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The Holidays are Big for Cannabis — How Retailers can Succeed in ‘The Season of Green’

The holiday season is just as important for cannabis as it is for other areas of retail, with Green Wednesday (the day before Thanksgiving), Black Friday and the leadup to Christmas all driving sales spikes in 2021, according to Surfside’s The Season of Green report. While cannabis may not jump out as a key holiday category as much as toys or electronics, the surge in sales still makes it an important time of the year.

“From a marketing perspective, why would you ignore the activity happening?” said Eric Meth, Chief Revenue Officer at Surfside in an interview with Retail TouchPoints. “You might as well ignore 4/20 if you’re going to ignore the holidays. This is when you’re capturing sales. It’s when you’re going to make or break your year. It’s when you’re going to be able to capture that mindshare.”

While cannabis is a unique business in many ways, it ultimately behaves a lot like more traditional retail categories, particularly consumer packaged goods, pharmacy and spirits, according to Meth. Cannabis retailers have their own ups and downs during the holiday season, but they learn a lot from following the marketing practices their mainstream counterparts have already honed through decades of experience.

Cannabis Sale Spikes Span the Holiday Season

Green Wednesday is one of the biggest days of the year for cannabis sales — it was up 72% last year compared to the average day in November 2021. Cannabis can be part of the holiday for many shoppers just as much as food, alcohol and other indulgences, making Green Wednesday one of the key days on any cannabis retailer’s calendar.

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Cannabis retailers also can expect their fair share of interest from the usual Black Friday sales spike. Cannabis sales were up 62% on Black Friday 2021 compared to the average November day, and the same approach traditional retailers utilize to draw in shoppers has a role to play for cannabis marketing and promotions — with an added emphasis on working with distributor partners and educating shoppers.

“Make sure you’re really in sync with any trade marketing, because marketing is part of that path to purchase cycle that you have to leverage to make people aware that you’re there,” said Meth. “But that cycle continues once they’re in the store. Do you have signage set up? Are you doing patient appreciation days or customer appreciation days with specific brands? Are your budtenders adequately promoting products that are relevant to consumers? A left turn or right turn can happen and can completely steer that potential sale off to another brand or off to another retailer. It’s important to always be looking at your data and sales trends.”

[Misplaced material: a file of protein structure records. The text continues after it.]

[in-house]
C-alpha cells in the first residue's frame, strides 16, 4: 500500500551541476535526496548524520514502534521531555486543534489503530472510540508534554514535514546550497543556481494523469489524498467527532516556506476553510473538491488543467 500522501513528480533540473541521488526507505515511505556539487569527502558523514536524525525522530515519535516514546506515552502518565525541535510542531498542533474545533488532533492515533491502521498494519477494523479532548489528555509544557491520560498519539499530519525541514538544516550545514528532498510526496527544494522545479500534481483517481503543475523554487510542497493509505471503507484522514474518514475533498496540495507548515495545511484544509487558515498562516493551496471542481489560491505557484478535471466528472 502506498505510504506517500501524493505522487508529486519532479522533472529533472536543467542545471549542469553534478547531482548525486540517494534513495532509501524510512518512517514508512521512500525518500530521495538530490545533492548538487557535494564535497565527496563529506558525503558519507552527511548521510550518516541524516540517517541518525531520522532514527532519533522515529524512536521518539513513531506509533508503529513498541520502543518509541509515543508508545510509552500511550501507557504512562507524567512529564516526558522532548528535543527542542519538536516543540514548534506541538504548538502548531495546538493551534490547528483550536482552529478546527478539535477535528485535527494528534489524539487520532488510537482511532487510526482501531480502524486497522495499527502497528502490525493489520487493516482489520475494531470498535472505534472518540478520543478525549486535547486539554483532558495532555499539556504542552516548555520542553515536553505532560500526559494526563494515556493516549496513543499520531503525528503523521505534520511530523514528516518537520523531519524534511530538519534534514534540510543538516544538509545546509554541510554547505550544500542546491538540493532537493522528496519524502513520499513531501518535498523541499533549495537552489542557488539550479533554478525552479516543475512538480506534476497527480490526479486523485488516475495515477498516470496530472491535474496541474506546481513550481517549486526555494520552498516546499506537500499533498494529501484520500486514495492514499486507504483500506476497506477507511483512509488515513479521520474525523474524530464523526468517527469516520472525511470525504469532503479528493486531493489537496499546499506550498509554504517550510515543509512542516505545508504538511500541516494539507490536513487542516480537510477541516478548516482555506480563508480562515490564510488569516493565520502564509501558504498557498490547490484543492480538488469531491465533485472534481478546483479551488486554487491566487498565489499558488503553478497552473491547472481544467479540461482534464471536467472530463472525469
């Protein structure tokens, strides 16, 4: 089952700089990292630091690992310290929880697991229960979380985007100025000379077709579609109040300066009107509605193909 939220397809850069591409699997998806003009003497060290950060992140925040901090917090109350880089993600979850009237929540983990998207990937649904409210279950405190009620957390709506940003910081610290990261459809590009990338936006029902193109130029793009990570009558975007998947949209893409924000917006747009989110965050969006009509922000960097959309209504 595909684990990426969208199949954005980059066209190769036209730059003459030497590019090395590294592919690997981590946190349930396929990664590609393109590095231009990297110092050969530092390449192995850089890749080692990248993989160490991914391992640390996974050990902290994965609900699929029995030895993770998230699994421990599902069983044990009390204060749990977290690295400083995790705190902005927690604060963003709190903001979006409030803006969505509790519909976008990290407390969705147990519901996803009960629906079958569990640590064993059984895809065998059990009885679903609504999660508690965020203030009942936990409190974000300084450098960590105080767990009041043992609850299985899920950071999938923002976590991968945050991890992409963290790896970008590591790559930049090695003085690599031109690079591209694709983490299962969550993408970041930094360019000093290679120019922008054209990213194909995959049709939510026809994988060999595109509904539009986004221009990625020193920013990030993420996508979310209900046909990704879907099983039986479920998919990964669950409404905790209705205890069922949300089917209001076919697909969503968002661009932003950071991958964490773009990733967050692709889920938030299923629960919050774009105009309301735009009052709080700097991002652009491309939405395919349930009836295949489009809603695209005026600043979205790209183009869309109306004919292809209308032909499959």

The most challenging holiday for cannabis during this period is Cyber Monday, when sales actually fell 1.86% compared to the average November day last year. However, it still offers an opportunity for retailers where delivery is allowed, as these companies can deliver on convenience on a day when most shoppers are browsing for sales from the comfort of their homes rather than traveling.

I think as more people become familiar with the category, the convenience factor becomes way more apparent and that’s one of the ways delivery platforms are benefiting,” said Meth. “Again, it all starts with retail marketing and brand marketing. Delivery platforms are doing a lot of that for the upper funnel awareness and getting people involved. Then once they’re familiar with the category it’s just a matter of, ‘Hey, I know that this brand is not available at any store near me but I can get it through this marketplace that has a delivery option.’”

Sales Keep Ramping Up Through the New Year

Average December sales are about 10% higher than October or November, and business gets even busier for cannabis retailers as the month goes on — in 2021, sales during the Dec. 16 through 31 period were 29% higher than the Dec. 1 to 15 period in 2021. These trends hit their peak on Dec. 23 (up 56%), Dec. 24 (up 40%) and Dec. 31 (up 54%) as shoppers stock up for the month’s major holidays.

Making the most of these final weeks requires the same strategies that help retailers excel earlier in the holiday season. Understanding what shoppers are buying and why, and presenting them with compelling offers while delivering on convenience, can ensure that the home stretch of the holiday season remains profitable.

Additionally, cannabis retailers should pay particularly close attention to their end-of-year performance in 2022. The industry was still coming off the black swan of the pandemic, when cooped-up shoppers had more cash and were on the lookout for at-home recreation, at the end of 2021 — which threw off projections as they headed into 2022.

A lot of these cannabis operators fully anticipated that 2022 was going to have that same upward trend,” said Meth. “Then there was a big pause after Q1, where collectively most marketers in the space asked, ‘What’s going on? Why are my numbers down? Why am I so far off forecasts? How come January isn’t X% over December?’ We’re a retail market at the end of the day. All of these elements that were driving a lot of that growth started going away. People started going back to work. The restaurants opened, retail shops opened, people were going back to their normal lives. So you had this natural settling point.”

Now that shoppers have mostly returned to their normal habits, cannabis retailers can get a better idea of how the holiday season and new year’s periods will operate under relatively normal conditions. This insight can provide the foundation for strategies and preparation that will help budding retailers thrive in 2023 and beyond.

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